Gurdjieff talked openly about the “terror of the situation”, or as Ernest Becker put it:
“To live fully is to live with an awareness of the rumble of terror that underlies everything.”
We are born, become someone, and then die and become nothing (we assume). Other creatures are spared the awareness of their future annihilation, but man carries it with him all his life. This fact is too brutal for us to bear (read Denial of Death by Becker), and so we sink into imagination. We invent an afterlife, create endless distractions, build “spiritual” traditions, and many other ways of deflecting attention from the fact we shall die. This is not a critical analysis. As someone once said to me, without the ability to sink into imagination we would become insane. However what is dangerous is the belief that our imagination is reality, and what is more, insisting that others should share our imaginary world.
I was prompted to write this short article by a posting on the Corporeal Fantasy Facebook group. Someone quoted a pretty, little, comforting thought that suffering is associated with finite beings, but peace comes through embracing the whole. Generally speaking things like this do not annoy me – it’s whatever gets you through the night. But this insistence that others should accept one’s own quieting notions does annoy. What does “embracing the whole” mean, other than something that is wholly imaginary for us. If people could simply say, “this is how I deal with the terror. I conjure up an imaginary entity called the whole and then imagine embracing it.” Instead we get statements that sound as if they are facts, or indicate knowledge that is only granted to the few.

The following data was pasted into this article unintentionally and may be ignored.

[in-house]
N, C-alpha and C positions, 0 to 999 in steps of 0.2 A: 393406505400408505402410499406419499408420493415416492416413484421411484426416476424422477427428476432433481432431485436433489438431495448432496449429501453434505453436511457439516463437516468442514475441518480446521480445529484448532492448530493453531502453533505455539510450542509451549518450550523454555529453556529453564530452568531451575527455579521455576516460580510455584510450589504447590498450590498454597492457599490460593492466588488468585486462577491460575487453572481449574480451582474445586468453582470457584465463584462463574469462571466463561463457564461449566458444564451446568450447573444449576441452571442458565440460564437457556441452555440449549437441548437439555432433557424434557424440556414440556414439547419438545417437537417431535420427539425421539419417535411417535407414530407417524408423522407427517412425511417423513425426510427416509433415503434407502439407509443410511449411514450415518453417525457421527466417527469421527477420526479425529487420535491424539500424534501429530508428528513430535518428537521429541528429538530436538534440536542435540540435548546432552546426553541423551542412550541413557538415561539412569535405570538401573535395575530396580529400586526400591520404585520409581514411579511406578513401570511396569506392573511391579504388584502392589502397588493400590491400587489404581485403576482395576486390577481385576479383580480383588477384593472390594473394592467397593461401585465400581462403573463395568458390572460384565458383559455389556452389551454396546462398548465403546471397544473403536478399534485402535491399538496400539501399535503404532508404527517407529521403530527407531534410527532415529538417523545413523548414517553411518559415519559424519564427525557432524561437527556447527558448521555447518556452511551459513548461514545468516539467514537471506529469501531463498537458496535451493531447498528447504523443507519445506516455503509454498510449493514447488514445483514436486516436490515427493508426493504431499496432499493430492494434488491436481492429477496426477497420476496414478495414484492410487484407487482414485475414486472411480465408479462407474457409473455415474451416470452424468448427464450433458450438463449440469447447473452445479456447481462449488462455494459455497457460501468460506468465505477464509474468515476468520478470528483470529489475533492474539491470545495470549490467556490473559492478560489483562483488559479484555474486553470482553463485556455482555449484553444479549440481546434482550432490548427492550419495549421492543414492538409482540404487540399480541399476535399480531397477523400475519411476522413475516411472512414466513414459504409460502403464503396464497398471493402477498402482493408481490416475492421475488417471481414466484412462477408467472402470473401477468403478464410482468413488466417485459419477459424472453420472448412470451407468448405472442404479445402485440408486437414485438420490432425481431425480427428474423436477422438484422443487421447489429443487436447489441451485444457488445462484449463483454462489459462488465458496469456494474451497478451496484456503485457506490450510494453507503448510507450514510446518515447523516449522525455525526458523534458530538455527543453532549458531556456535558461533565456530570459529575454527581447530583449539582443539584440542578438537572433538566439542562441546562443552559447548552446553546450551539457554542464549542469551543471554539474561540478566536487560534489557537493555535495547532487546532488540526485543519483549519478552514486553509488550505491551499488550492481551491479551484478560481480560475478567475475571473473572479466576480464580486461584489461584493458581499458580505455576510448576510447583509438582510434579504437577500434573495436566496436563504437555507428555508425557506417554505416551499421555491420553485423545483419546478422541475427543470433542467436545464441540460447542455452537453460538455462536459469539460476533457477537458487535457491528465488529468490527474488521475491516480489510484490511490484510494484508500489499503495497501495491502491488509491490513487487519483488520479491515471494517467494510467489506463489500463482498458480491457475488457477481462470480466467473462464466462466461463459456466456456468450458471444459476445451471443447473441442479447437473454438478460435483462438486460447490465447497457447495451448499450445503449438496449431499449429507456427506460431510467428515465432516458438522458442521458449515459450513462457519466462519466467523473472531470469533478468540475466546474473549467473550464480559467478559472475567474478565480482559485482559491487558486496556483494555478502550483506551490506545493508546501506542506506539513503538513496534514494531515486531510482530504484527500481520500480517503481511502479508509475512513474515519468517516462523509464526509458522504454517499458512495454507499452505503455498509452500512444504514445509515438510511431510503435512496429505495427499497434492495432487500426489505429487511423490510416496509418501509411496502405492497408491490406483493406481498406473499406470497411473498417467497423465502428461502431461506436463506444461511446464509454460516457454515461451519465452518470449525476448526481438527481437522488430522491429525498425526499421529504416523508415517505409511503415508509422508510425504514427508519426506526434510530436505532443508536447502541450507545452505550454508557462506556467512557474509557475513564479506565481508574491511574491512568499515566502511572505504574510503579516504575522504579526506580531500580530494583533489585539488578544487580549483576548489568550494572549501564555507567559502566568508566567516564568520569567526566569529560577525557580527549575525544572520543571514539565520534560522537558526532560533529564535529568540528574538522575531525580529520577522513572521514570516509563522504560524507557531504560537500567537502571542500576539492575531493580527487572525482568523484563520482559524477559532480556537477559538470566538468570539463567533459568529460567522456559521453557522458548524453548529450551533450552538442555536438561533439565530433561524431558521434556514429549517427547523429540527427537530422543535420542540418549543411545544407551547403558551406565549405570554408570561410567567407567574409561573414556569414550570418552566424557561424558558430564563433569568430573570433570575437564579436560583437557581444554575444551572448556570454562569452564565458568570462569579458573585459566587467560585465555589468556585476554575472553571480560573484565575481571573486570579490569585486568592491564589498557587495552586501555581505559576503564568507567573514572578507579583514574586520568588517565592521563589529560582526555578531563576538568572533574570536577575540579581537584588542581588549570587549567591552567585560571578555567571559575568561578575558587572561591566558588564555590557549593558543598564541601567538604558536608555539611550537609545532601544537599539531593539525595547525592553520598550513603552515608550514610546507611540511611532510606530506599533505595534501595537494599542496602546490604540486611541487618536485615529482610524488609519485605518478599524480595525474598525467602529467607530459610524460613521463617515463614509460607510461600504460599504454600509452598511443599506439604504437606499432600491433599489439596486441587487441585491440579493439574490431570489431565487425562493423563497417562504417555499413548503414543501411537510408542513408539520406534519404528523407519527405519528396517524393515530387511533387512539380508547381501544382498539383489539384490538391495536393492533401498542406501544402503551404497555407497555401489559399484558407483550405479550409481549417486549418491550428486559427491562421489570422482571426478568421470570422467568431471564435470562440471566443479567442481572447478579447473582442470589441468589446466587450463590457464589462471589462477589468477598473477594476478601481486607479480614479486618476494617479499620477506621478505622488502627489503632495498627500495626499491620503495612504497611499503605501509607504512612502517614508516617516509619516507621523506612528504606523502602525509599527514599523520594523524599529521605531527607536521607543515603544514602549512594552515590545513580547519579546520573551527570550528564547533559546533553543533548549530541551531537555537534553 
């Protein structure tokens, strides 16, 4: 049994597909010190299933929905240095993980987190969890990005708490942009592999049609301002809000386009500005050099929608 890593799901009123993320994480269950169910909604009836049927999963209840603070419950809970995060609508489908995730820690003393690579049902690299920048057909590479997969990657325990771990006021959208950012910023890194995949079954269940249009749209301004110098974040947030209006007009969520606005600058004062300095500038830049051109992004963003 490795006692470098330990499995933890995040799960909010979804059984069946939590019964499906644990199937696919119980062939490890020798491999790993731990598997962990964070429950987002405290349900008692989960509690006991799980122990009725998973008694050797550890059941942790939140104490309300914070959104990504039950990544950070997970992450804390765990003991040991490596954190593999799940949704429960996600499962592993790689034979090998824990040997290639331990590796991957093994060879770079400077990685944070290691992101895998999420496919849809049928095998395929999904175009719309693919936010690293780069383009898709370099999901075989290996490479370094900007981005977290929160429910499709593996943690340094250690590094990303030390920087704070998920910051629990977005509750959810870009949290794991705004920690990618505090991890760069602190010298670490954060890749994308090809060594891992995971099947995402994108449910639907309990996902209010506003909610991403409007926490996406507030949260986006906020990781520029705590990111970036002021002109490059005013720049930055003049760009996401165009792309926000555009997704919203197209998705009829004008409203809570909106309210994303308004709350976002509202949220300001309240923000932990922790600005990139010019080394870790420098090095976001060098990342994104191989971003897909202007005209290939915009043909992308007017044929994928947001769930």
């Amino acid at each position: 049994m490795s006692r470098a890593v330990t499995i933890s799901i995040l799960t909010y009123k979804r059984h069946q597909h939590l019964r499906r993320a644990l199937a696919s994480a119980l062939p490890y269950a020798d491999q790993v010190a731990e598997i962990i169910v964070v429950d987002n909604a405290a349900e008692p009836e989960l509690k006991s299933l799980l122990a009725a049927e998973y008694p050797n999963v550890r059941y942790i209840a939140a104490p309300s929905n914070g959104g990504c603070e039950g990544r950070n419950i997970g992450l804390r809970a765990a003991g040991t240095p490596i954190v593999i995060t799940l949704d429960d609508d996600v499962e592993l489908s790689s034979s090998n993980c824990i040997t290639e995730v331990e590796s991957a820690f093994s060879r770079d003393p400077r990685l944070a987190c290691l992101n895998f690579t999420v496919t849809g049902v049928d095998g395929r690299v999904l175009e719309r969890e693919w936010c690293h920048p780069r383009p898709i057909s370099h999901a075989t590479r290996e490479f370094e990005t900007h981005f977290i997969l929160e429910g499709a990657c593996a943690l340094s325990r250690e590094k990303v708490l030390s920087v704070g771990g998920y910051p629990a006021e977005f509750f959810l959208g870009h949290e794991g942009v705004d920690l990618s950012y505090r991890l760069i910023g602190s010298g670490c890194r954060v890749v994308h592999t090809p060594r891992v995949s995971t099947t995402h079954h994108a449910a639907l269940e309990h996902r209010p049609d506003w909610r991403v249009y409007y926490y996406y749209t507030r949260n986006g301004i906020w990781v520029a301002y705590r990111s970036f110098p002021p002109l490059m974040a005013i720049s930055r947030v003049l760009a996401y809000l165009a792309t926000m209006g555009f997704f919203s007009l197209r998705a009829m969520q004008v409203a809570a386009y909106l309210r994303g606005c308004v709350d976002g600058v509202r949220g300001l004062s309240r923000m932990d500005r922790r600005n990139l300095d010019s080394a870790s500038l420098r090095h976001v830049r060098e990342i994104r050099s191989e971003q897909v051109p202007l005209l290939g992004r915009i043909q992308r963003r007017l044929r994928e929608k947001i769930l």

The only way to deal with the terror is to go through it, and for that courage is needed and not happy ever after stories. The latter is a perfectly good strategy, but a person indulging in such stories will become increasingly neurotic as they battle with the doubts that are associated with the stories they tell themselves.
In realty only a few people will dare to venture into the terror. I have been involved with people who took me beyond my own “terror threshold”, and so there are people out there. But you are lucky if you meet more than a handful in a lifetime. Everything else is just distraction and neurosis – endless cycling between temporary relief and unbearable dread.
I’m in the process of setting up a web site and resources that will offer an opportunity to do real work. Out of the thousands of people who visit this blog and the YouTube channel I imagine that maybe only a handful will have somew interest in this. There is nothing much on the web site yet, but if you are curious you can visit Philosophy Workshop. A couple of people I know have said they are willing to help, but apart from the production of some farily detailed videos I probably won’t have that much involvement.